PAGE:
Asian stocks slide to two-week low on metals, U.S. home sales

July 3, 2007 - 0:0

SYDNEY (Bloomberg) -- Asian stocks fell to the lowest in two weeks after commodity prices dropped and on concern a U.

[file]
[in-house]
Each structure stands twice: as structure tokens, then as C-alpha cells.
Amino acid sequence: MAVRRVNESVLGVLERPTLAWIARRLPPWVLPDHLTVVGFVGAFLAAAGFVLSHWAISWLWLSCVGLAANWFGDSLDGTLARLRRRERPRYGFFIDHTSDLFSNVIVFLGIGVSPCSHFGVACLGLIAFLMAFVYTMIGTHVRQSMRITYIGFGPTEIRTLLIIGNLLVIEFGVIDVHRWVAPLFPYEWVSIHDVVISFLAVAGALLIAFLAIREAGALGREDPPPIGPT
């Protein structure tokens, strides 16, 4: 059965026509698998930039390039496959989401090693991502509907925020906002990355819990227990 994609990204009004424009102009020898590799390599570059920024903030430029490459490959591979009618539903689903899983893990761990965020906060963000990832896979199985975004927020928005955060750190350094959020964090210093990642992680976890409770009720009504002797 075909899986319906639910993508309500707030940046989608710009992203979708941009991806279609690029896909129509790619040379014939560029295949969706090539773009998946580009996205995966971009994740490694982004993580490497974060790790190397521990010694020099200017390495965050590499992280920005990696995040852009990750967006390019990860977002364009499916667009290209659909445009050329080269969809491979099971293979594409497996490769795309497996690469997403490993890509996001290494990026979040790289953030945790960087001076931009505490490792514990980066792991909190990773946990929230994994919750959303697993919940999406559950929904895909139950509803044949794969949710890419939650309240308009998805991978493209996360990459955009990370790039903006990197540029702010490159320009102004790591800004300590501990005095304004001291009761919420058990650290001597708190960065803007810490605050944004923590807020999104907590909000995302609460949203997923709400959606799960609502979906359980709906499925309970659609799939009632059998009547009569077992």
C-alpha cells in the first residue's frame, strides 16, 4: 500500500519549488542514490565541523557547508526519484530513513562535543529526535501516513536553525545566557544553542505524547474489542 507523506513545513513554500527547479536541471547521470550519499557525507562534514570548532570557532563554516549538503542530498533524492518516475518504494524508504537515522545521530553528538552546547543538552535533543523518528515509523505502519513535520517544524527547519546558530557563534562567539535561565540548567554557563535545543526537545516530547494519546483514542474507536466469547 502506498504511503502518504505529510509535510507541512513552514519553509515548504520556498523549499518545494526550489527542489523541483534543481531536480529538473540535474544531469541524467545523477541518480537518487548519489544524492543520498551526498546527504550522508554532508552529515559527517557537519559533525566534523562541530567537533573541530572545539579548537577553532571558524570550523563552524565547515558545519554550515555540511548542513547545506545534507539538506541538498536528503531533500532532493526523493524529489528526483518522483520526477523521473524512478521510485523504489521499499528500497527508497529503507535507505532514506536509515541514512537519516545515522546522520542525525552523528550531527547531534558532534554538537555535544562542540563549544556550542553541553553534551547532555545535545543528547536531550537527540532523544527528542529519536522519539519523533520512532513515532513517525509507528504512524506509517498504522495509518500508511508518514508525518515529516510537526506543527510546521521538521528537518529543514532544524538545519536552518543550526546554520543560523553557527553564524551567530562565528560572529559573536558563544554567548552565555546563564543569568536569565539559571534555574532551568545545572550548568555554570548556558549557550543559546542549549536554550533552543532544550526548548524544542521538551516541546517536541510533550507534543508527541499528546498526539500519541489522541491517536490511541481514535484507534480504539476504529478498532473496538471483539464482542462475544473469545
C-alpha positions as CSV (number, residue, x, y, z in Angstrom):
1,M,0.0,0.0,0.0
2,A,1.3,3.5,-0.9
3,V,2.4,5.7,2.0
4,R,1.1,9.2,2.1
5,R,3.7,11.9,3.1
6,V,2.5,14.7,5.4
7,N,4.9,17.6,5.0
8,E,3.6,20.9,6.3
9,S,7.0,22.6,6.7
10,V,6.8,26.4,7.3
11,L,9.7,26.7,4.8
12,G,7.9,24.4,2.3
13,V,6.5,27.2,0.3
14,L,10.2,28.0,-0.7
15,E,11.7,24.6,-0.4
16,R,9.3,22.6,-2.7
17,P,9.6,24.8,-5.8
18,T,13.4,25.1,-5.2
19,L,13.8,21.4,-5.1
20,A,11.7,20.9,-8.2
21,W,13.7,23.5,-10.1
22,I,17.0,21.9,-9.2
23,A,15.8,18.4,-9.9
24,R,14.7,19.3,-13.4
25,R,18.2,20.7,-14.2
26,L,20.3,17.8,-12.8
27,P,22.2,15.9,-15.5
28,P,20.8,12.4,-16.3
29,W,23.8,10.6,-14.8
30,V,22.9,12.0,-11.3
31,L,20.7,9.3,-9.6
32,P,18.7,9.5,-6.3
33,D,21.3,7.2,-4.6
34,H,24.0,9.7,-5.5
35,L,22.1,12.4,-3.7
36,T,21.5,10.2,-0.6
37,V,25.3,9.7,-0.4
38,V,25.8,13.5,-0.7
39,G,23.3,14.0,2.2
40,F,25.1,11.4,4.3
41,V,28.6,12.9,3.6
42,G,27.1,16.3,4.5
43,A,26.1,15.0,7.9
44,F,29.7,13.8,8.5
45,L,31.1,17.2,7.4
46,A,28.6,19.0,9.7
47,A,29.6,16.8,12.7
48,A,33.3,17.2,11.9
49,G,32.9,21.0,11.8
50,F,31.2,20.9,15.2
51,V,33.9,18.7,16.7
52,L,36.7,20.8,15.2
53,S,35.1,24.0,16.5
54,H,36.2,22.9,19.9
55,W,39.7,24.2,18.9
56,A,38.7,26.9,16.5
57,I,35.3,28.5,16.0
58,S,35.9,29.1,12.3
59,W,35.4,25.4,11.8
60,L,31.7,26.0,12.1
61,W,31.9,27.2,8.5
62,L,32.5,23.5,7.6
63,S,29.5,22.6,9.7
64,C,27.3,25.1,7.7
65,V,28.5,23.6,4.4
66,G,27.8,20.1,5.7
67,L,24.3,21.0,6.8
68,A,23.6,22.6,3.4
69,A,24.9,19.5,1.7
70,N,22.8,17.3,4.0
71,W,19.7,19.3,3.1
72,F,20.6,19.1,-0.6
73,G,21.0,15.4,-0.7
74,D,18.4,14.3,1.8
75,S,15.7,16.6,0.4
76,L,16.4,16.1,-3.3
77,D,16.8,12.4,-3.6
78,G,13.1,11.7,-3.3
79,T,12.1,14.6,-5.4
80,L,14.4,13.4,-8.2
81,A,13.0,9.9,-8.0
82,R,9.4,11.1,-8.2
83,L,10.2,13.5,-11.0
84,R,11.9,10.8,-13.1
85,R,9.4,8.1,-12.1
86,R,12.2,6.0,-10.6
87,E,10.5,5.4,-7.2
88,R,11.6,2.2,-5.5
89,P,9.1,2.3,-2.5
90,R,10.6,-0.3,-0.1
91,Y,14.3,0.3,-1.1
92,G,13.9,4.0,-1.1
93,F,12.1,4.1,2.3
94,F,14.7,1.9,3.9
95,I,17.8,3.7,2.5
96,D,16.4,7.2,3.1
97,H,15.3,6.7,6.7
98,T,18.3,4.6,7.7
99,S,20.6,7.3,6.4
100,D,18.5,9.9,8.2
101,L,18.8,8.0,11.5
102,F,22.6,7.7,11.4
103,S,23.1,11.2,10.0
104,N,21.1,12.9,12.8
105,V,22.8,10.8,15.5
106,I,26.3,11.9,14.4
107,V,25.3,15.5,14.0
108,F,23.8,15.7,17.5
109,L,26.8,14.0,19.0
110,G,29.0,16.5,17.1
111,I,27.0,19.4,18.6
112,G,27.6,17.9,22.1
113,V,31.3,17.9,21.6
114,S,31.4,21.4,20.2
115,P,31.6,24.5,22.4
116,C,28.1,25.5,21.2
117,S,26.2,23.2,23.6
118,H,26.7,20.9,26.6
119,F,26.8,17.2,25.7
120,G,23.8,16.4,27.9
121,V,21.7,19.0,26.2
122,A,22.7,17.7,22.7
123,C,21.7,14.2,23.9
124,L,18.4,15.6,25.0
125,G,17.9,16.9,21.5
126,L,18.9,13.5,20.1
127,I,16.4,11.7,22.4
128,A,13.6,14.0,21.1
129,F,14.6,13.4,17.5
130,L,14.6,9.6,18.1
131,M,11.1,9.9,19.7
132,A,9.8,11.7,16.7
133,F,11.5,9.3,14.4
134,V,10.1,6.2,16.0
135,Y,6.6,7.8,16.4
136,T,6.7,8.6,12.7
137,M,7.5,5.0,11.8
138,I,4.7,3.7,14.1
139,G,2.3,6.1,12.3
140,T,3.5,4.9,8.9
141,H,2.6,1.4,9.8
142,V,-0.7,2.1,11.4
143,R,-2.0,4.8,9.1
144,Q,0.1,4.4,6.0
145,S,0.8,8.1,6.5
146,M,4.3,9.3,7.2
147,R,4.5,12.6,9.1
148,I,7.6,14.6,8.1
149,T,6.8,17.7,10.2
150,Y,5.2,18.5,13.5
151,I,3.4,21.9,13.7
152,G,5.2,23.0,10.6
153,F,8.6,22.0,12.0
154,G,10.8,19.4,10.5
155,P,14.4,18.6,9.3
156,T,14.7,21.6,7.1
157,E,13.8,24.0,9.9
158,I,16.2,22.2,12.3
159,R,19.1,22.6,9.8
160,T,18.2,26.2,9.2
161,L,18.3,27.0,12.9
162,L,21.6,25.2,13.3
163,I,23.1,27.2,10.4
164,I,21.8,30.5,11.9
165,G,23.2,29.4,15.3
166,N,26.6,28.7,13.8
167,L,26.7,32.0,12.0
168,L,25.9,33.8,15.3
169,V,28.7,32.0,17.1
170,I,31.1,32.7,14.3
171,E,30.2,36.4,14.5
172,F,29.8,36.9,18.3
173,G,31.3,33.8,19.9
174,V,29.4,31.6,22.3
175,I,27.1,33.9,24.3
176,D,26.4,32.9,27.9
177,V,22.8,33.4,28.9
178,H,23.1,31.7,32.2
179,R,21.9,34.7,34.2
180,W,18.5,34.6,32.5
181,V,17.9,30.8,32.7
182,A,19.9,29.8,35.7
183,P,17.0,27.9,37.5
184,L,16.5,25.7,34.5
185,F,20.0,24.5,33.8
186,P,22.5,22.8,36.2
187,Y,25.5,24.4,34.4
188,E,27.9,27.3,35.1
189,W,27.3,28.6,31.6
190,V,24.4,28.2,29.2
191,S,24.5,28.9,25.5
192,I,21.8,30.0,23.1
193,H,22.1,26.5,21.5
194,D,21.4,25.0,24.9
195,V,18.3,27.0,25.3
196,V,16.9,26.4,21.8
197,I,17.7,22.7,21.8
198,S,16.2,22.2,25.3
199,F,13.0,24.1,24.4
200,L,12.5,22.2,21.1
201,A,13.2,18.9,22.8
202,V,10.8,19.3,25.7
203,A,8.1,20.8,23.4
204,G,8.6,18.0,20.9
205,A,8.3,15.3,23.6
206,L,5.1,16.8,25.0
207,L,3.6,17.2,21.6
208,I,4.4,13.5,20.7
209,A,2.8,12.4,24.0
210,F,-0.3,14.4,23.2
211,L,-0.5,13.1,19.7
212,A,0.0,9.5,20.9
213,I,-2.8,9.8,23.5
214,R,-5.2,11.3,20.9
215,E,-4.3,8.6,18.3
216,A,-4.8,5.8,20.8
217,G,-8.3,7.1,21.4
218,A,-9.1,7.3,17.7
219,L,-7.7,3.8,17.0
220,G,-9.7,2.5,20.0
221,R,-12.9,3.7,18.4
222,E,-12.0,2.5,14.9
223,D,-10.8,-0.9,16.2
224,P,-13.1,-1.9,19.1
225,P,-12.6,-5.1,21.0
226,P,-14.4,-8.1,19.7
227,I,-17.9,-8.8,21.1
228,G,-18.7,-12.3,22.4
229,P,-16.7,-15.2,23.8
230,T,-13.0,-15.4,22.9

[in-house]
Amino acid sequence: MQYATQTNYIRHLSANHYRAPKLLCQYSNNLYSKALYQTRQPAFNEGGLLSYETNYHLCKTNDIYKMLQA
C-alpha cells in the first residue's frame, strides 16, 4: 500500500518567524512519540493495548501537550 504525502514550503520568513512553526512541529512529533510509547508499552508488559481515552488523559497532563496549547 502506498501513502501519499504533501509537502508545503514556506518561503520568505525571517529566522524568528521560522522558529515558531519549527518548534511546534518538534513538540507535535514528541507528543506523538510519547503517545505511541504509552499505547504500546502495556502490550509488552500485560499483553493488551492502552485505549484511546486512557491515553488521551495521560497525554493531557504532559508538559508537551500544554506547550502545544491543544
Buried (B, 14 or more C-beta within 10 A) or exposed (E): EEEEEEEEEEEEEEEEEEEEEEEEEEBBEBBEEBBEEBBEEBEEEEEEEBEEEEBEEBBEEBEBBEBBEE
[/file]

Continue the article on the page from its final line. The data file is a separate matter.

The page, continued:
S. housing slump will curb growth in the region's biggest export market. Toyota Motor Corp., Japan's largest automaker, declined the most in almost three weeks. BHP Billiton Ltd., the world's biggest mining company, slid for a third day, its longest losing streak since January. “It's not a great time for exporters, and we have lower commodities driving the miners down too,” said Hans Kunnen, who helps manage $107 billion at Colonial First State Global Asset Management in Sydney. “Markets seem unable to push higher as we get more news every day about the U.S. economy, particularly the housing troubles there.” Shanghai Automotive Co. paced China's CSI 300 Index to a second day of gains after a government report showed profits by industrial companies jumped. All 10 industry groups that make up the Morgan Stanley Capital International Asia-Pacific Index retreated. The measure, which rose to a record last week, lost 1.2 percent to 151.03 as of 7:33 p.m. in Tokyo, the lowest since June 14 and its biggest slide since June 8. Japan's Nikkei 225 Stock Average dropped for a fourth day, falling 1.2 percent to 17,849.28, its longest string of declines in three months. Australia's S&P/ASX 200 Index slid 2 percent, the most since March 14. Benchmarks fell elsewhere in the region, except in Thailand and Pakistan. In the U.S., the Standard & Poor's 500 Index slid 0.3 percent Wednesday, heading for its biggest monthly retreat in more than a year. Purchases of new homes dropped in May, a report by the Commerce Department showed, while an index of consumer confidence fell this month to the lowest since August. ----------- Reassessing the risks Toyota, which made almost two-thirds of its sales outside Japan last year, slipped 1.7 percent to 7,550 yen, the most since June 8. James Hardie Industries NV, the No. 1 maker of home siding in the U.S., dropped 3.2 percent to A$8.59, the lowest since April 17. HSBC Holdings Plc, who North American business generated 21 percent of its total pre-tax profit in 2006, lost 0.8 percent to HK$143. Samsung Electronics Co., the world's largest memory-chip maker, declined 1.2 percent to 581,000 won. “The U.S. housing market is looking bad,” said Koshi Kumagai, a fund manager at BNP Paribas Asset Management in Tokyo, which manages about $438 billion in assets worldwide. “Global investors are now reassessing how much risk they're willing to take and that's causing shares to fall.” Meanwhile, Japan's currency climbed for a third day against the dollar, trading at 122.69 at the close of share trading in Tokyo. The currency fell to a more than four-year low of 124.14 on June 22. The yen also gained against the euro for a third day to 164.84, from a record low of 166.94 last week. Sony Corp., the maker of the Vaio computer and PlayStation console, lost 2.2 percent to 6,260 yen. Canon Inc., the world's largest digital-camera maker, slid 2.3 percent to 7,210 yen. ----------- Metals, oil BHP Billiton retreated 1.8 percent to A$34.20. Its three-day loss is the longest since the period ended Jan. 8. Rio Tinto Group, the third biggest, fell 2.6 percent to A$95.75, extending a five- day, 2.8 percent drop. Sumitomo Metal Mining Co., Japan's biggest nickel producer, dropped 3.9 percent to 2,625 yen. Signs of slowing consumption in China and the U.S., the world's largest users of copper, helped push prices of the metal 1.5 percent lower Tuesday. Zinc and nickel prices also fell, sending a measure of six metals traded on the London Metal Exchange down 2.1 percent, its biggest drop since June 12. Crude oil for August delivery fell 2 percent to $67.77 a barrel in New York Tuesday, the biggest one-day decline since June 8. Futures were recently trading at $67.69. Inpex Holdings Inc., Japan's largest oil explorer, slid 1.7 percent to 1.13 million yen. Santos Ltd., Australia's third- biggest producer, fell 3.4 percent to A$13.80. Cnooc Ltd., China's biggest offshore oil explorer, lost 1.6 percent to HK$8.46. --------- China gains Stocks in China gained after a government report showed profits generated by industrial companies climbed. Combined net income for five months through May 31 increased 42.1 percent from a year earlier to 902.6 billion yuan ($119 billion), the National Bureau of Statistics said Wednesday. Total sales jumped 27.4 percent to 14.2 trillion yuan. “The figures boosted optimism about first-half earnings for listed companies,” said Yan Ji, an investment manager at HSBC Jintrust Fund Management Co. in Shanghai, which manages about $517 million. “Growth is still pretty fast.” Shanghai Automotive, China's largest automaker, climbed 4 percent to 18.95 yuan. Shanghai Zhenhua Port Machinery Co., the world's biggest maker of container cranes, rose 7.3 percent to 20.77 yuan